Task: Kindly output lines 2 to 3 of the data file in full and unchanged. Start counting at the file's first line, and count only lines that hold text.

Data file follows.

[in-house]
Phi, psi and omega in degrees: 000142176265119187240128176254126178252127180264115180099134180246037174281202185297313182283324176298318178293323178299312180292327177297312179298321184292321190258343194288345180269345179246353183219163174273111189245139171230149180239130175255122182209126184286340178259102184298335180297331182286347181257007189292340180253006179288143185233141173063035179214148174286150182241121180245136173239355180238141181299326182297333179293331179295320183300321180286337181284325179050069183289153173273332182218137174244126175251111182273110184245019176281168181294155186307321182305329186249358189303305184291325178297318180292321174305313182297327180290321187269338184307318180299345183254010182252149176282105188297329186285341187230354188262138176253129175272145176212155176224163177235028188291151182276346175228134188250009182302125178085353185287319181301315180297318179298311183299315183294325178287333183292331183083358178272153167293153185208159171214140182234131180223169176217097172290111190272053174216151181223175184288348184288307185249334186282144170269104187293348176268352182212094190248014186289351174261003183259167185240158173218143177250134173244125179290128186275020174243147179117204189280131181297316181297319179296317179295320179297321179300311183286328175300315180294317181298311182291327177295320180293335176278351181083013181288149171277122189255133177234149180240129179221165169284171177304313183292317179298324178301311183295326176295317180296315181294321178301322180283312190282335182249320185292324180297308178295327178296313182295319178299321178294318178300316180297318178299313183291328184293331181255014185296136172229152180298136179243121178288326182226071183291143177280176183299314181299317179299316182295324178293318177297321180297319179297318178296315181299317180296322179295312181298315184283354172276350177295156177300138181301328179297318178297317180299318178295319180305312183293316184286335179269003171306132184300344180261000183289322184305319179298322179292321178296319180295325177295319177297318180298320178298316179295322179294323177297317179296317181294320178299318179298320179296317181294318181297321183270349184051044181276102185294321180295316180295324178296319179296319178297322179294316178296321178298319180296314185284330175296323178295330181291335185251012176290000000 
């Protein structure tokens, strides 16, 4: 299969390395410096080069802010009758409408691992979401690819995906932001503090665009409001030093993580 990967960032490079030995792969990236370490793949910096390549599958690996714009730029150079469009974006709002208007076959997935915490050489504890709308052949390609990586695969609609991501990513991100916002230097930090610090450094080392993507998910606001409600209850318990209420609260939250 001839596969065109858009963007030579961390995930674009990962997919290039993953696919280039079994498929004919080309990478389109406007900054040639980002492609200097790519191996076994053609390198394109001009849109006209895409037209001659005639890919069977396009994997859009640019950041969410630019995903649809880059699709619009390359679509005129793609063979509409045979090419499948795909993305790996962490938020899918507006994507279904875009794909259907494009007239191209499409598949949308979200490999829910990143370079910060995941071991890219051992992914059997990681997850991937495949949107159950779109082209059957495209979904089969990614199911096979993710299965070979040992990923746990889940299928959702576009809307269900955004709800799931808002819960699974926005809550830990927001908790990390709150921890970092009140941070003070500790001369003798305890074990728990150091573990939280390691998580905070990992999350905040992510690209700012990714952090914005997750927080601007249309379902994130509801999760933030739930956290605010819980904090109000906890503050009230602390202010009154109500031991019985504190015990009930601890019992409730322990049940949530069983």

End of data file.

Phi, psi and omega in degrees: 000142176265119187240128176254126178252127180264115180099134180246037174281202185297313182283324176298318178293323178299312180292327177297312179298321184292321190258343194288345180269345179246353183219163174273111189245139171230149180239130175255122182209126184286340178259102184298335180297331182286347181257007189292340180253006179288143185233141173063035179214148174286150182241121180245136173239355180238141181299326182297333179293331179295320183300321180286337181284325179050069183289153173273332182218137174244126175251111182273110184245019176281168181294155186307321182305329186249358189303305184291325178297318180292321174305313182297327180290321187269338184307318180299345183254010182252149176282105188297329186285341187230354188262138176253129175272145176212155176224163177235028188291151182276346175228134188250009182302125178085353185287319181301315180297318179298311183299315183294325178287333183292331183083358178272153167293153185208159171214140182234131180223169176217097172290111190272053174216151181223175184288348184288307185249334186282144170269104187293348176268352182212094190248014186289351174261003183259167185240158173218143177250134173244125179290128186275020174243147179117204189280131181297316181297319179296317179295320179297321179300311183286328175300315180294317181298311182291327177295320180293335176278351181083013181288149171277122189255133177234149180240129179221165169284171177304313183292317179298324178301311183295326176295317180296315181294321178301322180283312190282335182249320185292324180297308178295327178296313182295319178299321178294318178300316180297318178299313183291328184293331181255014185296136172229152180298136179243121178288326182226071183291143177280176183299314181299317179299316182295324178293318177297321180297319179297318178296315181299317180296322179295312181298315184283354172276350177295156177300138181301328179297318178297317180299318178295319180305312183293316184286335179269003171306132184300344180261000183289322184305319179298322179292321178296319180295325177295319177297318180298320178298316179295322179294323177297317179296317181294320178299318179298320179296317181294318181297321183270349184051044181276102185294321180295316180295324178296319179296319178297322179294316178296321178298319180296314185284330175296323178295330181291335185251012176290000000 
């Protein structure tokens, strides 16, 4: 299969390395410096080069802010009758409408691992979401690819995906932001503090665009409001030093993580 990967960032490079030995792969990236370490793949910096390549599958690996714009730029150079469009974006709002208007076959997935915490050489504890709308052949390609990586695969609609991501990513991100916002230097930090610090450094080392993507998910606001409600209850318990209420609260939250 001839596969065109858009963007030579961390995930674009990962997919290039993953696919280039079994498929004919080309990478389109406007900054040639980002492609200097790519191996076994053609390198394109001009849109006209895409037209001659005639890919069977396009994997859009640019950041969410630019995903649809880059699709619009390359679509005129793609063979509409045979090419499948795909993305790996962490938020899918507006994507279904875009794909259907494009007239191209499409598949949308979200490999829910990143370079910060995941071991890219051992992914059997990681997850991937495949949107159950779109082209059957495209979904089969990614199911096979993710299965070979040992990923746990889940299928959702576009809307269900955004709800799931808002819960699974926005809550830990927001908790990390709150921890970092009140941070003070500790001369003798305890074990728990150091573990939280390691998580905070990992999350905040992510690209700012990714952090914005997750927080601007249309379902994130509801999760933030739930956290605010819980904090109000906890503050009230602390202010009154109500031991019985504190015990009930601890019992409730322990049940949530069983």